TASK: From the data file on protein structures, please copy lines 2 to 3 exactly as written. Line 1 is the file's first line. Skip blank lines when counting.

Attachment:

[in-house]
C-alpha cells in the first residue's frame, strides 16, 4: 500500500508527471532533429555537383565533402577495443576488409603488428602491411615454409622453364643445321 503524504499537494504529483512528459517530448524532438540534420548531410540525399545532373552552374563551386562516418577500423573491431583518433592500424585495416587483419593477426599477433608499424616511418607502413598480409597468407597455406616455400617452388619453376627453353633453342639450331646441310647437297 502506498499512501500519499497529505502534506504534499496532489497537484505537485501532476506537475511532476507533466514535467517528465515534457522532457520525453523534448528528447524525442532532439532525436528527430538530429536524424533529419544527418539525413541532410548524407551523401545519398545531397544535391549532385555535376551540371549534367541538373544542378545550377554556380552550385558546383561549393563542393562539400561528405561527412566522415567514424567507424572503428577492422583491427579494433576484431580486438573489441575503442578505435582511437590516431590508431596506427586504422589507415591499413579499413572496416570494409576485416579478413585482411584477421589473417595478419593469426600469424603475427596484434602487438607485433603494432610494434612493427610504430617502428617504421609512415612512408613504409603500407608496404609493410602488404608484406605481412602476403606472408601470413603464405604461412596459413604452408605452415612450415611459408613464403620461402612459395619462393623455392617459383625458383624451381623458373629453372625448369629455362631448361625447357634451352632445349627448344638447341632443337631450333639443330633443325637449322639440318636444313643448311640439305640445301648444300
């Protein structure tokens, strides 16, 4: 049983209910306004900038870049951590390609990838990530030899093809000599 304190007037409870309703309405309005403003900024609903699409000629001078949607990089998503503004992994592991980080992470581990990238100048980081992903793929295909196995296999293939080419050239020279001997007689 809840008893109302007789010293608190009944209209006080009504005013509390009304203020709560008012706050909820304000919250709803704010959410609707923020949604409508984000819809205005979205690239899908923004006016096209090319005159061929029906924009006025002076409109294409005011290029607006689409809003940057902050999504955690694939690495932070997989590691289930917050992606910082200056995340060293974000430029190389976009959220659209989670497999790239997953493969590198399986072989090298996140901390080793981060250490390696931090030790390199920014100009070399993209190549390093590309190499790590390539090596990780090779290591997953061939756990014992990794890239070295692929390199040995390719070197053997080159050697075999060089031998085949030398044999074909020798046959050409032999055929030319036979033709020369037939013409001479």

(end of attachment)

C-alpha cells in the first residue's frame, strides 16, 4: 500500500508527471532533429555537383565533402577495443576488409603488428602491411615454409622453364643445321 503524504499537494504529483512528459517530448524532438540534420548531410540525399545532373552552374563551386562516418577500423573491431583518433592500424585495416587483419593477426599477433608499424616511418607502413598480409597468407597455406616455400617452388619453376627453353633453342639450331646441310647437297 502506498499512501500519499497529505502534506504534499496532489497537484505537485501532476506537475511532476507533466514535467517528465515534457522532457520525453523534448528528447524525442532532439532525436528527430538530429536524424533529419544527418539525413541532410548524407551523401545519398545531397544535391549532385555535376551540371549534367541538373544542378545550377554556380552550385558546383561549393563542393562539400561528405561527412566522415567514424567507424572503428577492422583491427579494433576484431580486438573489441575503442578505435582511437590516431590508431596506427586504422589507415591499413579499413572496416570494409576485416579478413585482411584477421589473417595478419593469426600469424603475427596484434602487438607485433603494432610494434612493427610504430617502428617504421609512415612512408613504409603500407608496404609493410602488404608484406605481412602476403606472408601470413603464405604461412596459413604452408605452415612450415611459408613464403620461402612459395619462393623455392617459383625458383624451381623458373629453372625448369629455362631448361625447357634451352632445349627448344638447341632443337631450333639443330633443325637449322639440318636444313643448311640439305640445301648444300
């Protein structure tokens, strides 16, 4: 049983209910306004900038870049951590390609990838990530030899093809000599 304190007037409870309703309405309005403003900024609903699409000629001078949607990089998503503004992994592991980080992470581990990238100048980081992903793929295909196995296999293939080419050239020279001997007689 809840008893109302007789010293608190009944209209006080009504005013509390009304203020709560008012706050909820304000919250709803704010959410609707923020949604409508984000819809205005979205690239899908923004006016096209090319005159061929029906924009006025002076409109294409005011290029607006689409809003940057902050999504955690694939690495932070997989590691289930917050992606910082200056995340060293974000430029190389976009959220659209989670497999790239997953493969590198399986072989090298996140901390080793981060250490390696931090030790390199920014100009070399993209190549390093590309190499790590390539090596990780090779290591997953061939756990014992990794890239070295692929390199040995390719070197053997080159050697075999060089031998085949030398044999074909020798046959050409032999055929030319036979033709020369037939013409001479």